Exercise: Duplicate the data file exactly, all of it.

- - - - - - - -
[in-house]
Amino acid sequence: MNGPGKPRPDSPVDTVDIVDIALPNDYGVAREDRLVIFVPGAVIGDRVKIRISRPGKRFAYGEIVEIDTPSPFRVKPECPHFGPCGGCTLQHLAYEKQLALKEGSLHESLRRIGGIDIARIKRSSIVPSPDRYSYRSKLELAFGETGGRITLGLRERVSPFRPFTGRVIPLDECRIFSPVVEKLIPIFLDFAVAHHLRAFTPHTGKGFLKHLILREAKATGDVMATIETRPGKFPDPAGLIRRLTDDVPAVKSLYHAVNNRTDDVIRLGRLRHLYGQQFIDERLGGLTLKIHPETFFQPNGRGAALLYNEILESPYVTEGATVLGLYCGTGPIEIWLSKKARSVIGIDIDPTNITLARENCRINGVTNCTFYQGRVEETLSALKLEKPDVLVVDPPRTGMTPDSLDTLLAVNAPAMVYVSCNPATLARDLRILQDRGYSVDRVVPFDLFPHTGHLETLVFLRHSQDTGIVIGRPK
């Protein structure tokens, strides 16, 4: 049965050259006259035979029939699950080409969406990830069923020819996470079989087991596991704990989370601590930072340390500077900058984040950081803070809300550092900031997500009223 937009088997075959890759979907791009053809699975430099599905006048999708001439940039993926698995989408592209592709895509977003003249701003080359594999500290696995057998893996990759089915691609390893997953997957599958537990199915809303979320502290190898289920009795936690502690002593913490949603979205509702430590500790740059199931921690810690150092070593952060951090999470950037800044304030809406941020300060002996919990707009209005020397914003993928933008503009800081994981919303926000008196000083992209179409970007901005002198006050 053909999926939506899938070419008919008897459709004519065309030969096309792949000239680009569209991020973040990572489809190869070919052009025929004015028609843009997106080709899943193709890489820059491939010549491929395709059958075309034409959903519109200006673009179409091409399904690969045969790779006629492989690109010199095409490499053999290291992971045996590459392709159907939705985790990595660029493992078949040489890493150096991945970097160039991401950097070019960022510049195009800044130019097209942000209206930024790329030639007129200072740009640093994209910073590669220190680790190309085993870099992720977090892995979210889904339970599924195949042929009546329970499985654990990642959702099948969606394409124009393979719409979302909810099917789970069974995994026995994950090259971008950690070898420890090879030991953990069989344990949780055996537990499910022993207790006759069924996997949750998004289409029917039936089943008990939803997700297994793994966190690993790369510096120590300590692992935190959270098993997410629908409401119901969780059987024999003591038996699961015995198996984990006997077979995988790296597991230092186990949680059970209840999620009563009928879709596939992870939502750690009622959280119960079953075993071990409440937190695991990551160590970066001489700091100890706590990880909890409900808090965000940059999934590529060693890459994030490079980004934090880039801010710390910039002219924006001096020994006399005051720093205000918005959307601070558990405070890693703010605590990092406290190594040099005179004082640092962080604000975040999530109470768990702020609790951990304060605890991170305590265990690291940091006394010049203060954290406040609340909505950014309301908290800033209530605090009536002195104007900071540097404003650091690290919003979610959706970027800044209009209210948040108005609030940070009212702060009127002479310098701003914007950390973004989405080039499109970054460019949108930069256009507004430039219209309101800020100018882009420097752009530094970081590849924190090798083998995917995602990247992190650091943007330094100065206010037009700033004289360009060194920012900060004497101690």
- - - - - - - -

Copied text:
[in-house]
Amino acid sequence: MNGPGKPRPDSPVDTVDIVDIALPNDYGVAREDRLVIFVPGAVIGDRVKIRISRPGKRFAYGEIVEIDTPSPFRVKPECPHFGPCGGCTLQHLAYEKQLALKEGSLHESLRRIGGIDIARIKRSSIVPSPDRYSYRSKLELAFGETGGRITLGLRERVSPFRPFTGRVIPLDECRIFSPVVEKLIPIFLDFAVAHHLRAFTPHTGKGFLKHLILREAKATGDVMATIETRPGKFPDPAGLIRRLTDDVPAVKSLYHAVNNRTDDVIRLGRLRHLYGQQFIDERLGGLTLKIHPETFFQPNGRGAALLYNEILESPYVTEGATVLGLYCGTGPIEIWLSKKARSVIGIDIDPTNITLARENCRINGVTNCTFYQGRVEETLSALKLEKPDVLVVDPPRTGMTPDSLDTLLAVNAPAMVYVSCNPATLARDLRILQDRGYSVDRVVPFDLFPHTGHLETLVFLRHSQDTGIVIGRPK
């Protein structure tokens, strides 16, 4: 049965050259006259035979029939699950080409969406990830069923020819996470079989087991596991704990989370601590930072340390500077900058984040950081803070809300550092900031997500009223 937009088997075959890759979907791009053809699975430099599905006048999708001439940039993926698995989408592209592709895509977003003249701003080359594999500290696995057998893996990759089915691609390893997953997957599958537990199915809303979320502290190898289920009795936690502690002593913490949603979205509702430590500790740059199931921690810690150092070593952060951090999470950037800044304030809406941020300060002996919990707009209005020397914003993928933008503009800081994981919303926000008196000083992209179409970007901005002198006050 053909999926939506899938070419008919008897459709004519065309030969096309792949000239680009569209991020973040990572489809190869070919052009025929004015028609843009997106080709899943193709890489820059491939010549491929395709059958075309034409959903519109200006673009179409091409399904690969045969790779006629492989690109010199095409490499053999290291992971045996590459392709159907939705985790990595660029493992078949040489890493150096991945970097160039991401950097070019960022510049195009800044130019097209942000209206930024790329030639007129200072740009640093994209910073590669220190680790190309085993870099992720977090892995979210889904339970599924195949042929009546329970499985654990990642959702099948969606394409124009393979719409979302909810099917789970069974995994026995994950090259971008950690070898420890090879030991953990069989344990949780055996537990499910022993207790006759069924996997949750998004289409029917039936089943008990939803997700297994793994966190690993790369510096120590300590692992935190959270098993997410629908409401119901969780059987024999003591038996699961015995198996984990006997077979995988790296597991230092186990949680059970209840999620009563009928879709596939992870939502750690009622959280119960079953075993071990409440937190695991990551160590970066001489700091100890706590990880909890409900808090965000940059999934590529060693890459994030490079980004934090880039801010710390910039002219924006001096020994006399005051720093205000918005959307601070558990405070890693703010605590990092406290190594040099005179004082640092962080604000975040999530109470768990702020609790951990304060605890991170305590265990690291940091006394010049203060954290406040609340909505950014309301908290800033209530605090009536002195104007900071540097404003650091690290919003979610959706970027800044209009209210948040108005609030940070009212702060009127002479310098701003914007950390973004989405080039499109970054460019949108930069256009507004430039219209309101800020100018882009420097752009530094970081590849924190090798083998995917995602990247992190650091943007330094100065206010037009700033004289360009060194920012900060004497101690």